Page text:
“We have a mould growing in a blood culture” they said.
“You mean a yeast?” asked the Microbiologist.
“Nope, definitely a mould” replied the BMS.
“A contaminant maybe?” asked the Microbiologist again, now starting to hope this was the case.
“Nope, definitely not a contaminant” replied the BMS.
“Please tell me this was handled in Cat 3?” asked the Microbiologist again, starting to sound worried and thinking he should maybe put the Health and Safety Executive (HSE) telephone number into his phone!
“Nope, not in Cat 3” replied the BMS looking crest fallen, “but it should have been… I think it’s Talaromyces marneffei”
The Microbiologist just stared at them lost for words… why did it always happen when he was on duty?!
What is Talaromyces marneffei?
T. marneffei is a dimorphic fungus; it has two types of growth depending on the temperature (a bit like cheese! Cheese is a solid block when in the fridge but when sliced and put on toast under a grill it’s all gooey!!!) It used to be called Penicillium marneffei, but like many other microorganisms it has undergone a recent name change just to keep us on our toes.
Where does Talaromyces marneffei come from?
T. marneffei is found endemically in South East Asia (Thailand, Vietnam, and Cambodia) as well as Northern India, Southern China, Hong Kong, Taiwan and Malaysia. Only humans and bamboo rats are known to be hosts for this fungus however the exact environmental reservoir isn’t known… so we can’t just blame the rats!
The assumption is that T. marneffei is a soil organism as the number of cases increase during wet periods and are highest in those who have exposure to soil, however no one has as yet grown the fungus reliably from soil. It could also be that those particular warm, wet conditions favour a species e.g. the rats again, and so there is an association with the condition without there being a direct causal route.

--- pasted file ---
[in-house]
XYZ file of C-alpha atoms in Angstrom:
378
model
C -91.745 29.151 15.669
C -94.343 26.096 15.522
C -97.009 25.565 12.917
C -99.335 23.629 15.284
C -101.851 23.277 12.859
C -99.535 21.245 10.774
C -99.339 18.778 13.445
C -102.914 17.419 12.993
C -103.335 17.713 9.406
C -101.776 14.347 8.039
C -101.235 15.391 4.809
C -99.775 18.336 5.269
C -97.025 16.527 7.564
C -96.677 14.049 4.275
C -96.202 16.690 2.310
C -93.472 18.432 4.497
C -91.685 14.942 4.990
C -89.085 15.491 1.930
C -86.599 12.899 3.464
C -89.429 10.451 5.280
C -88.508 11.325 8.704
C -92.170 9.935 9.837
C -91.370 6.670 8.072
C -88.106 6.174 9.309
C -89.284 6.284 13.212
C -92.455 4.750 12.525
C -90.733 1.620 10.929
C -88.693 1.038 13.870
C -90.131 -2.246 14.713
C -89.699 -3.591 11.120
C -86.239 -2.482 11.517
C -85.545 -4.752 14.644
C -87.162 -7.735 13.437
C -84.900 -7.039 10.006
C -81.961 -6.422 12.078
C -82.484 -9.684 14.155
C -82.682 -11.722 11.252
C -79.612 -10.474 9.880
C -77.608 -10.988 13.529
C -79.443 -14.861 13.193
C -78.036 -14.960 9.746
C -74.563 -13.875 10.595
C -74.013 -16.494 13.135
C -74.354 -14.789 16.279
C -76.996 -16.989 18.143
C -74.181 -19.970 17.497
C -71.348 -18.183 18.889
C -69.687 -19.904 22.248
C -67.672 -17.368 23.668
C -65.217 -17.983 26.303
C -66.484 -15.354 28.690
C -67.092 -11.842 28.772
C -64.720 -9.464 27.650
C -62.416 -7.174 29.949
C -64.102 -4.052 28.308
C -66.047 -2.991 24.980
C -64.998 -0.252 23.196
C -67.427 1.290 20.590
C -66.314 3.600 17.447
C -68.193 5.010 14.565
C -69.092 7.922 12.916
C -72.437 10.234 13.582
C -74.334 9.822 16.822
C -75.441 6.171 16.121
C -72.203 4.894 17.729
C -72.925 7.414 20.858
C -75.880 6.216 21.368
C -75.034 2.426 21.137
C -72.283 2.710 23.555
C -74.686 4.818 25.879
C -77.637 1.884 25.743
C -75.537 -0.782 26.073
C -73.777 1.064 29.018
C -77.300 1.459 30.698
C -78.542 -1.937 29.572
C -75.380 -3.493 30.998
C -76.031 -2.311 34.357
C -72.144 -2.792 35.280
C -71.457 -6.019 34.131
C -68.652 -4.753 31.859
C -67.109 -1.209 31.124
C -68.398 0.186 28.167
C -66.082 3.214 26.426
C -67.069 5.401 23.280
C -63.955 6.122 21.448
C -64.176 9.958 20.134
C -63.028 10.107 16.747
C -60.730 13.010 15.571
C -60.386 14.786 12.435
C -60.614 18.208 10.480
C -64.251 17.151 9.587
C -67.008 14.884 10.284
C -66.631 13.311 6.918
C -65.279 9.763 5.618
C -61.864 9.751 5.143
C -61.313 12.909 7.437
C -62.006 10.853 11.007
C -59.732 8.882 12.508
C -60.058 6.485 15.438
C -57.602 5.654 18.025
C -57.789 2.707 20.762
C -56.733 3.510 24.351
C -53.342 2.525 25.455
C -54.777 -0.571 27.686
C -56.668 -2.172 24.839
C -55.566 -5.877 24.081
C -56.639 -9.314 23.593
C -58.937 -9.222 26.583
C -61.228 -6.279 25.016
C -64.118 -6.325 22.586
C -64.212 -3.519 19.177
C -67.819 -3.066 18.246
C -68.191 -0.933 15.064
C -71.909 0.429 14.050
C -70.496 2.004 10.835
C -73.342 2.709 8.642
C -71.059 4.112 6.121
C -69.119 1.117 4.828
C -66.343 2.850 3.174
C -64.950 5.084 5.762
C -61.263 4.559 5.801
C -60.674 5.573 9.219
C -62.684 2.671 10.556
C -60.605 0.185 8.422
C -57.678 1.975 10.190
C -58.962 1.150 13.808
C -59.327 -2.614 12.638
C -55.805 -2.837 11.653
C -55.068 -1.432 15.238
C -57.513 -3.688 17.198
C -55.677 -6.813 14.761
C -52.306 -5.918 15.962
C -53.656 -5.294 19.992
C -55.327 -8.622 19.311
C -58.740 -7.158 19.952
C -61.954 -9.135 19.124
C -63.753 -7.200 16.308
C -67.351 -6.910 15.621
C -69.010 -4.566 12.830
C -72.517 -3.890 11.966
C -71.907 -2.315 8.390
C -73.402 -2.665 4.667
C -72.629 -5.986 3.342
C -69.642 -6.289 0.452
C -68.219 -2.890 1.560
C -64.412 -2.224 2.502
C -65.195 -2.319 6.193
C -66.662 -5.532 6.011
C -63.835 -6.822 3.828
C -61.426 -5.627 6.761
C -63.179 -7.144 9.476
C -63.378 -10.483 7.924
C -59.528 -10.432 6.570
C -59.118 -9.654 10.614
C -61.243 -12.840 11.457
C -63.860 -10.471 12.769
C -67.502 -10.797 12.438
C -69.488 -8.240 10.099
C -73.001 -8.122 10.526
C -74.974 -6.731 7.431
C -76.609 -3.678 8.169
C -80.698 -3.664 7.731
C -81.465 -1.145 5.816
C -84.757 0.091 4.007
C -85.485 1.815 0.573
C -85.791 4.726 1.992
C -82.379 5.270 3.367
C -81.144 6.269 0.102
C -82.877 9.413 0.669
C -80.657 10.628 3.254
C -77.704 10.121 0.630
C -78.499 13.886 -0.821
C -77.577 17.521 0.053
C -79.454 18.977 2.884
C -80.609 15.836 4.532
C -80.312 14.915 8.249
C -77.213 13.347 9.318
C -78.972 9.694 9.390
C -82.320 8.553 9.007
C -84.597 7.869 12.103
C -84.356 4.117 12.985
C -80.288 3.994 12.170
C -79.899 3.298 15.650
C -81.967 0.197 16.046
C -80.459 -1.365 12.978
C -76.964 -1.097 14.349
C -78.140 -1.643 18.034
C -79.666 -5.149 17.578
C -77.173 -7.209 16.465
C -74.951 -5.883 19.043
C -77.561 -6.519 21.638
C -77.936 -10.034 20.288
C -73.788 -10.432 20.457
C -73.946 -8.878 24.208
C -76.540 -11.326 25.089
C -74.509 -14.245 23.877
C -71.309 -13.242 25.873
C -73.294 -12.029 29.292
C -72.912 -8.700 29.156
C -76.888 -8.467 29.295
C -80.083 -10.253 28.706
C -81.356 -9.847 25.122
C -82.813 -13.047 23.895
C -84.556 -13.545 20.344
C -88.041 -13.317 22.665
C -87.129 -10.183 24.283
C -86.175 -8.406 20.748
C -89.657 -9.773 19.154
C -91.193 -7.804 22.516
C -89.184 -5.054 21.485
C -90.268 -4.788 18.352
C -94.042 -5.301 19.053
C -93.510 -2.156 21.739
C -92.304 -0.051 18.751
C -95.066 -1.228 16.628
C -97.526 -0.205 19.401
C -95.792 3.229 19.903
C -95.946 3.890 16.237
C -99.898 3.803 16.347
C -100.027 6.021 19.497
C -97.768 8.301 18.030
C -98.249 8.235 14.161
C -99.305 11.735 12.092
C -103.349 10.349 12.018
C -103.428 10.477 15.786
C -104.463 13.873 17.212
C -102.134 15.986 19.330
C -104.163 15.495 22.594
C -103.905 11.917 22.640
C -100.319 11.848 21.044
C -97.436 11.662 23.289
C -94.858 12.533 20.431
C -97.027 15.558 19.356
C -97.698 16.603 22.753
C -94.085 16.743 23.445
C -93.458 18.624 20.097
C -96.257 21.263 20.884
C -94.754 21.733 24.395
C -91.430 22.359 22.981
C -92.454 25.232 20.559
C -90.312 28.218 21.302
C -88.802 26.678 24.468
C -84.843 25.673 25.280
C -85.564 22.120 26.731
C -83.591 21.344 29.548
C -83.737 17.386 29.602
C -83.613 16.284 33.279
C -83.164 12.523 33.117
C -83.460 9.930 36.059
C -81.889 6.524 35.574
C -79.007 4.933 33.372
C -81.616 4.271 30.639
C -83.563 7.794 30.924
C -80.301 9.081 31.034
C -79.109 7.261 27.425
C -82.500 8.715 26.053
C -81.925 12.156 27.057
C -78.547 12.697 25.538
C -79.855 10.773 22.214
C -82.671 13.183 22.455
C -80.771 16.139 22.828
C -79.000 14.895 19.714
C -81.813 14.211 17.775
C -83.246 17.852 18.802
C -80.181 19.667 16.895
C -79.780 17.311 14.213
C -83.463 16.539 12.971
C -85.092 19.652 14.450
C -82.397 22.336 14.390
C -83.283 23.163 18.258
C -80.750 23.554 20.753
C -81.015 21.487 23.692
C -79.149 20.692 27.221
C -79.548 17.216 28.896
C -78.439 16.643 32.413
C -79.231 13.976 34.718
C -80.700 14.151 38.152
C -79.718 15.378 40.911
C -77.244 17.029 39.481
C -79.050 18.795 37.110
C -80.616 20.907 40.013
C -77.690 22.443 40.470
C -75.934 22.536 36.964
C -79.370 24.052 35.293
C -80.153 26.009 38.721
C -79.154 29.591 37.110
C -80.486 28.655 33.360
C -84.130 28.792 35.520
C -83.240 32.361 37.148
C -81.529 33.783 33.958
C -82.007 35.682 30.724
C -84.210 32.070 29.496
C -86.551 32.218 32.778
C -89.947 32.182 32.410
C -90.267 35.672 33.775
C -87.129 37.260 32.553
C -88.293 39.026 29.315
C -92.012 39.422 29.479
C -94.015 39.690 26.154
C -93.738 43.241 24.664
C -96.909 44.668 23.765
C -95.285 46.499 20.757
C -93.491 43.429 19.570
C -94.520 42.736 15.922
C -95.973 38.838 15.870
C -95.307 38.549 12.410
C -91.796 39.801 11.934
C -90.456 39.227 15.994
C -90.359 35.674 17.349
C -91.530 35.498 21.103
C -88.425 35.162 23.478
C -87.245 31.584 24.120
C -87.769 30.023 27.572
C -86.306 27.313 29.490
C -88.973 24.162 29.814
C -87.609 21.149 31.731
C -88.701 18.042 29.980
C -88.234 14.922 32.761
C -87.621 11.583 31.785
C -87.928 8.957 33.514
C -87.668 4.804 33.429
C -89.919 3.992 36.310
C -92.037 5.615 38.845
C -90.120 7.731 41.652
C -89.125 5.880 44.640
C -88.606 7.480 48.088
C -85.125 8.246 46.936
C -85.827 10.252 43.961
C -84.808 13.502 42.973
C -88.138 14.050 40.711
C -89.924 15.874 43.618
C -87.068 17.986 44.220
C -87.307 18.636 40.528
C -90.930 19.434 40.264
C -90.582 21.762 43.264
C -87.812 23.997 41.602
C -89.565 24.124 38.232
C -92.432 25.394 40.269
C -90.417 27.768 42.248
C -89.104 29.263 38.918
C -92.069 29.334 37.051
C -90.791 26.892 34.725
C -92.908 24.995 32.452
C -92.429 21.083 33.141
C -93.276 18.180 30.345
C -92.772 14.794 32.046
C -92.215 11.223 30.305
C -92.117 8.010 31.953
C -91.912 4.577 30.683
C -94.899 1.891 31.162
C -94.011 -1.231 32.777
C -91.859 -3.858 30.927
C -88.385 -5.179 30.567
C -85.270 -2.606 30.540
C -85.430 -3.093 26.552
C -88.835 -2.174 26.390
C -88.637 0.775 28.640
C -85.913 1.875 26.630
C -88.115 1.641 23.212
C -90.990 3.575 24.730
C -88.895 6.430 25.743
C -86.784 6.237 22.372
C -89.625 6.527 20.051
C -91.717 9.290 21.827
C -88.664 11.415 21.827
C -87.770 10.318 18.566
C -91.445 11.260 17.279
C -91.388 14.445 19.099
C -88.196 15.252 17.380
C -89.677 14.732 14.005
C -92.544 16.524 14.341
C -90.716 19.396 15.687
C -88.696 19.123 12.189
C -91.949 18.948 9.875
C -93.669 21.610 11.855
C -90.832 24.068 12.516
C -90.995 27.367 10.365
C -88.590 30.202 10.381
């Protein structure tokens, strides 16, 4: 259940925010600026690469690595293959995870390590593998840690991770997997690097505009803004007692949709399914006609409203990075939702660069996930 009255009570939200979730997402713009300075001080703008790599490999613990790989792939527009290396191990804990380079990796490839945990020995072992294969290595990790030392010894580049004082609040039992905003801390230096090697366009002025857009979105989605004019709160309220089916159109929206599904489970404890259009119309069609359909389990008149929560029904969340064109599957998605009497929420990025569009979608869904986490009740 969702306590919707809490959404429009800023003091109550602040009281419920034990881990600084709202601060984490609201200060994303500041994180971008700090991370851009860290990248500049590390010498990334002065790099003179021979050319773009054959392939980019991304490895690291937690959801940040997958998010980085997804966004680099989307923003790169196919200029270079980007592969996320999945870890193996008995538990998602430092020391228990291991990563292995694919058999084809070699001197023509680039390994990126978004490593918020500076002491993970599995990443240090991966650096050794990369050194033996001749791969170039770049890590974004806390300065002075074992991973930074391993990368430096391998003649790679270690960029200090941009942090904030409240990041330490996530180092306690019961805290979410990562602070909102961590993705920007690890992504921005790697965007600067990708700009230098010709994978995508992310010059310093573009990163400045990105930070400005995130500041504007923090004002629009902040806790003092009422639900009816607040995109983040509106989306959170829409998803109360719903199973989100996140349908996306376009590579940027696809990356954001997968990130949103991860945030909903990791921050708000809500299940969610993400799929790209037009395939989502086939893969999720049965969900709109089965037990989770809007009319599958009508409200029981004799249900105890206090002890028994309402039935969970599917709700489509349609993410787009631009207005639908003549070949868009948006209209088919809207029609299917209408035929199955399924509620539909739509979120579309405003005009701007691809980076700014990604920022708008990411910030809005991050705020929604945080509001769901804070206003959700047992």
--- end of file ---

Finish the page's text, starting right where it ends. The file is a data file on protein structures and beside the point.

Infection with T. marneffei has only been described in people who live in or have travelled to endemic countries.
How does infection with T. marneffei present?
T. marneffei is an opportunistic pathogen; it requires a defect in the host immune system to cause infection. The most common immunodeficiency linked to infection with T. marneffei is Human Immunodeficiency Virus (HIV) infection, in particular when the CD4 count is <100 cells/microL. Between 1991 and 2004 there were >6000 cases in Thailand associated with HIV.
The main route of acquisition is thought to be through inhalation of spores, although a case of localised infection did occur after a needlestick injury in a lab.
Infection with T. marneffei, known as talaromycosis, should be suspected in any HIV positive patient from an endemic country. It should also be suspected in anyone who has travelled to an endemic country who has become immunosuppressed. Presentations are split into mild, moderate and severe:
- Mild (skin lesions only)
- Moderate (multi-organ involvement but with stable respiratory and cardiovascular function)
- Severe (multi-organ involvement with respiratory and cardiovascular failure)
More specific symptoms by body system, in addition to fever, include:
- Reticuloendothelial system - widespread lymphadenopathy, splenomegaly and hepatomegaly
- Respiratory - cough, shortness of breath and chest pain, diffuse infiltrates on chest x-ray
- Gastrointestinal – diarrhoea and abdominal pain
- Skin - papules on face, chest and extremities in 70% of patients; papules become necrotic and collapse in the centre
- Mucosa – similar appearance to skin lesions occurring in mouth, oropharynx, stomach, colon and genitalia
- Neurological – altered mental state, confusion, decreased consciousness
- Musculoskeletal - occasionally septic arthritis or osteomyelitis